Interest rates are on the way up. But it’s not all bad news.

INTEREST rates are on the way up. But it’s not all bad news.

Higher interest rates do mean higher mortgage repayments, but before you start worrying you’ve missed out on a cheaper home loan, there is a silver lining. Higher interest rates mean less competition and lower house prices.

Why? Low interest rates encourage people to go out and spend money because they aren’t getting much interest from keeping it in the bank. This makes buying an asset, such as a home, more attractive. Homebuyers can pay less for a mortgage on a house that is going to give them a better return than a term deposit or savings account.

But with more people buying houses, this means more competition and higher prices. And in an environment of historically low interest rates, this translates to even crazier house price growth.

Over the growth cycle to date, house prices have risen by 75 per cent in Sydney and 54 per cent in Melbourne, according to CoreLogic data. Across the capital cities combined, prices have jumped 47 per cent.

“The counter argument in this case would be that for the hot markets — Sydney and Melbourne — raising rates should help cool them down and make them a more stable and a less risky market,” AMP chief economist Shane Oliver told

“That’s the benefit [of rate hikes].”


When interest rates increase, overall demand for property drops, which results in falling prices. However, there is one group of property punters that are traditionally more sensitive to the relationship between interest rate movements and property prices — investors.

“Investor demand will start to cool down and it is psychological,” Mr Oliver told

“One big driver of investor demand is that home prices in Sydney and Melbourne have been rising 10-15 per cent per year over the last five years, so investors naturally think prices will continue to go up 10-15 per cent per year.

“But if they read the headlines about interest rates rising, an increase in concern that rising rates will dampen price gains in the property market will also dampen their own expectations of capital growth. Investors might be a bit more cautious rushing into the property market.”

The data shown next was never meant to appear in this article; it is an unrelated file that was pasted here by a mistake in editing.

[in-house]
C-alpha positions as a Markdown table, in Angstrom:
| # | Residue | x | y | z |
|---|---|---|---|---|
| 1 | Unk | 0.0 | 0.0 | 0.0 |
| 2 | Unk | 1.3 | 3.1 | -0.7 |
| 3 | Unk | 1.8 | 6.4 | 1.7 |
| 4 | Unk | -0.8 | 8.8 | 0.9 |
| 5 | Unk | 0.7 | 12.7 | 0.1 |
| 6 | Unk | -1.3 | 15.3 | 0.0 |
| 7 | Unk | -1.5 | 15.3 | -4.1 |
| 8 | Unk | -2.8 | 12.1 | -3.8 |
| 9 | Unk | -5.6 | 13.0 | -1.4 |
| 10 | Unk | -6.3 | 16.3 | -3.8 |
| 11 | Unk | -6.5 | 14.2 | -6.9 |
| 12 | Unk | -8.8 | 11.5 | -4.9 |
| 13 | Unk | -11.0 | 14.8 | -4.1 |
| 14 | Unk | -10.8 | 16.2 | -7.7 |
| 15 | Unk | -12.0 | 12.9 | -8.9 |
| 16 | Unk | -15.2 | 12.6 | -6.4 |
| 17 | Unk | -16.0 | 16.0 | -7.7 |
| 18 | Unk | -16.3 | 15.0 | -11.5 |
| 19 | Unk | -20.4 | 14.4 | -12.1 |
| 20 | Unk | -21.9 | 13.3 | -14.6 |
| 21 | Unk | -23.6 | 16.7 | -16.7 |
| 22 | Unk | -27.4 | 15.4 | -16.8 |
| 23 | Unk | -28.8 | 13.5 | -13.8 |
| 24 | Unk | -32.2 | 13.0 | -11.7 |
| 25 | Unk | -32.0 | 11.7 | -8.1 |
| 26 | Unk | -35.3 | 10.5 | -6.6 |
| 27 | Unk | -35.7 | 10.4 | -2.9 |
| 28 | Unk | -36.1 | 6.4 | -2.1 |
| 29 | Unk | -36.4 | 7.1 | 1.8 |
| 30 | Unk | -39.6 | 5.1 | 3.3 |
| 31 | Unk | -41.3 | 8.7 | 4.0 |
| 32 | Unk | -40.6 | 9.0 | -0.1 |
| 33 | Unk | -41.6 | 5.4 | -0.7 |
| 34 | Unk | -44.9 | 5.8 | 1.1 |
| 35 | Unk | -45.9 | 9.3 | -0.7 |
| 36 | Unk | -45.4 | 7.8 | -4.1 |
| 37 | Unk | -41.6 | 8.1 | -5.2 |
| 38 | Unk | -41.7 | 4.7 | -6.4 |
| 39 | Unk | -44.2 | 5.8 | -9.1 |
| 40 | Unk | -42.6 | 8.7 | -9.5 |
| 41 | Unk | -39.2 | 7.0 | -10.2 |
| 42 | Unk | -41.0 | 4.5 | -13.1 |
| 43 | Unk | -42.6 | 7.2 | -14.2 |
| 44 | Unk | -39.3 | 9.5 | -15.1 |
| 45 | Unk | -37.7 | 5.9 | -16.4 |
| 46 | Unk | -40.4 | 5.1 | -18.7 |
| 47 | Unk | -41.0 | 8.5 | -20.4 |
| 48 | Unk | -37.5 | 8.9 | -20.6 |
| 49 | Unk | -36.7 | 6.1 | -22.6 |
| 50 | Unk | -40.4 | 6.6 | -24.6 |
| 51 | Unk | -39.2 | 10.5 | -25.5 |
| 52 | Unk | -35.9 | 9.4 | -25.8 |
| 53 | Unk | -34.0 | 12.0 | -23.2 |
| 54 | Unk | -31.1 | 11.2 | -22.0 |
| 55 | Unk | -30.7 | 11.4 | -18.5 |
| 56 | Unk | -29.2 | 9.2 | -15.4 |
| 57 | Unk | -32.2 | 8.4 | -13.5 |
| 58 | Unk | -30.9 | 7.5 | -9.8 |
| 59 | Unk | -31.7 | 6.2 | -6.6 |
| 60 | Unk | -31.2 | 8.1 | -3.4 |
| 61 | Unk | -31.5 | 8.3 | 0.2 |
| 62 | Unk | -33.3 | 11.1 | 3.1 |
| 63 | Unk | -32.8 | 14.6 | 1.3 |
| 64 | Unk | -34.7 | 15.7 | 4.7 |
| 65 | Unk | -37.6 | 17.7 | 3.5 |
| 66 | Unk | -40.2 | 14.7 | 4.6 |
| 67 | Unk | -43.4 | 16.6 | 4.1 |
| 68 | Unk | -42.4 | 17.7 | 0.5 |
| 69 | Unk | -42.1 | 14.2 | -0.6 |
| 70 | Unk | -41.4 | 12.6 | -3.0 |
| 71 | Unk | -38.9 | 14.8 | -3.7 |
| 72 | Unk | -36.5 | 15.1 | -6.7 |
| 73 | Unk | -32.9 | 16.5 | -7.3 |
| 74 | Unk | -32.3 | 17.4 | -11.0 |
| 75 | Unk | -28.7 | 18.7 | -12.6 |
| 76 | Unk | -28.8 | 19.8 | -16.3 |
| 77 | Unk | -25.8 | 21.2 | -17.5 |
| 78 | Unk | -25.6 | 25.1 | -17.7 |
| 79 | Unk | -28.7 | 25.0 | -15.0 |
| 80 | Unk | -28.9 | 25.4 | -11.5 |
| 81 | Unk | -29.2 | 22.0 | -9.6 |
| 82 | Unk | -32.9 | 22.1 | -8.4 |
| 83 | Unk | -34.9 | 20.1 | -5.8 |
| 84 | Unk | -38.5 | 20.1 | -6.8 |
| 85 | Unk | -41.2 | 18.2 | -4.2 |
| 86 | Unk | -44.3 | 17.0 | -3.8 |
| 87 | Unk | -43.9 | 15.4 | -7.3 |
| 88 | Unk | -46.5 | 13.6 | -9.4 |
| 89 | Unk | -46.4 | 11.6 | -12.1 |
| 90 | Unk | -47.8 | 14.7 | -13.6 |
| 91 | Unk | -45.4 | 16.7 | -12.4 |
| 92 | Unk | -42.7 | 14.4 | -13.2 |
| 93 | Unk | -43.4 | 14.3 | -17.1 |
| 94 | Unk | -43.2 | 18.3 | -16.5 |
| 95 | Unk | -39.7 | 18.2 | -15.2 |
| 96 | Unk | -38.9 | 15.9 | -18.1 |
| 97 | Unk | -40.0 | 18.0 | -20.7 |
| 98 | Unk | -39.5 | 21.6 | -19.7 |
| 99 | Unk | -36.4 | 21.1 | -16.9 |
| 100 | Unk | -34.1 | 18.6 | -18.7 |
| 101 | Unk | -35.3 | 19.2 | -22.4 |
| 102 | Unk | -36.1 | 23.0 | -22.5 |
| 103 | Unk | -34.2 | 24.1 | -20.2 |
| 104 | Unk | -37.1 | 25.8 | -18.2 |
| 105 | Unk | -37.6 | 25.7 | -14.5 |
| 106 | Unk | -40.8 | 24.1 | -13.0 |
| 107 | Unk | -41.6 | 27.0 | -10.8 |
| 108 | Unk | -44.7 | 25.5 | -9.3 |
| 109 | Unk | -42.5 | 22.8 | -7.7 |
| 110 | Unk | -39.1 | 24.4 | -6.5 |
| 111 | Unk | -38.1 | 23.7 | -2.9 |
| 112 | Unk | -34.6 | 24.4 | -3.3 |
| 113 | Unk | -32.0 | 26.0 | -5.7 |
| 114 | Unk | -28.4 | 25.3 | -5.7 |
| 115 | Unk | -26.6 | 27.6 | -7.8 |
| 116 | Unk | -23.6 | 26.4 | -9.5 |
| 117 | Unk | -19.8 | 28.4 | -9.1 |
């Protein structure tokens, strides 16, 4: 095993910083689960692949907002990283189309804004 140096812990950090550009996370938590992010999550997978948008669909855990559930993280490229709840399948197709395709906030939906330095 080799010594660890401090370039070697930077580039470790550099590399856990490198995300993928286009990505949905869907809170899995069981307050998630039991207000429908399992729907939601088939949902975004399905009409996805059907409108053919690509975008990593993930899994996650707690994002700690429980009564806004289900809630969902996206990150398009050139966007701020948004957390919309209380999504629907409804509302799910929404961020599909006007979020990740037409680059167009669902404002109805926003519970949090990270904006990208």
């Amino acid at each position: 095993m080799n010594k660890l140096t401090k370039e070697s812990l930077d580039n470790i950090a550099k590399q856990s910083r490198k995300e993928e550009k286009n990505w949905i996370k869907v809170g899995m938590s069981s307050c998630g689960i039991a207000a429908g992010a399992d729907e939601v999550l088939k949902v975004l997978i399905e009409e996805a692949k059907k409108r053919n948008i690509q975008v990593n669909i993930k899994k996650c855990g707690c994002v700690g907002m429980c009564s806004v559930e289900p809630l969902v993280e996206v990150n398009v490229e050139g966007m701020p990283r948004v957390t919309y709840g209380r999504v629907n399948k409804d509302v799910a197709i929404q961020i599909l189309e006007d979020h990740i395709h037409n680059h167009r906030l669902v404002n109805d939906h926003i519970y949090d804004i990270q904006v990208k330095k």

Suddenly, investing in property doesn’t seem so urgent anymore. And this becomes a self-perpetuating cycle that puts even more downward pressure on house prices, Martin North, banking analyst and principal of Digital Finance Analytics explains.

“Demand from property investors will ease because price growth won’t rise as quickly,” Mr North told

“Investors will review their position in regards to property investment and reconsider their overall strategy in regards to wealth creation. That is the phenomenon and it is self-perpetuating — as investors walk, and try and sell their investments, that puts downward pressure on prices. And as prices fall, more investors will try to exit the market.”

Higher interest rates may actually bring some relief to first homebuyers.Source:AAP

This is significant because investors, which in the same way are more sensitive to interest rate cuts, have been fuelling much of the competition in the housing market.

In January 2017 — the latest housing finance figures released by the Australian Bureau of Statistics — investors accounted for 41 per cent of total mortgage commitments. Ten years prior in January 2007, investors accounted for 30 per cent.

To a lesser extent, investors can also be more sensitive financially to movements in the interest rate, making rate hikes even more of a disincentive to invest in real estate.

According to an analysis by Digital Finance Analytics, based on extensive surveys of 26,000 Australian households, 38 per cent of investor households are at risk of mortgage difficulty with a rate hike of 1 per cent, compared to 28 per cent of owner-occupier households.

“If rates went up, investors would be able to offset those interest costs because of negative gearing, so they shouldn’t be that badly impacted but what it might do is tip the balance,” Mr North said.

“A lot of investors are relying on the rental streams from their properties to pay the mortgage but about half of them aren’t receiving enough in the rental stream to cover the cost of their mortgage, even at these low rates. So they have to find the difference from their other sources of income.

“This means as interest rates rise, the gap between the rental stream and the interest rate costs rise, and they will have to find a way to cover that out of their own pockets.”


All of this translates to good news for first homebuyers. Especially because it isn’t the cost of servicing a mortgage that is locking many first home hopefuls out, but the sky high deposits from unrelenting house prices.

“I don’t think first homebuyers should worry about the rate hikes because they are very modest,” Mr North said.

Mr Oliver said that rate hikes would impact investors mostly and calm the market, leaving more room for first home buyers.

“It could turn out well for first homebuyers. We did see an element of this two years ago when APRA [the Australian Prudential Regulation Authority] tightened the screws on lending to investors. But it was a brief widow,” he said.

Mr North agrees. However, he said first home buyers should still bide their time.

“If I were a first home buyer I would be sitting on my hands and I would not be buying at this stage because we are at the peak of the cycle,” he told

“I do believe prices will begin to correct themselves but it is a question of how quick and how fast. My own view is, first home buyers shouldn’t panic but they should stay on the sidelines a bit longer because you’ll be seeing some relief down the track.”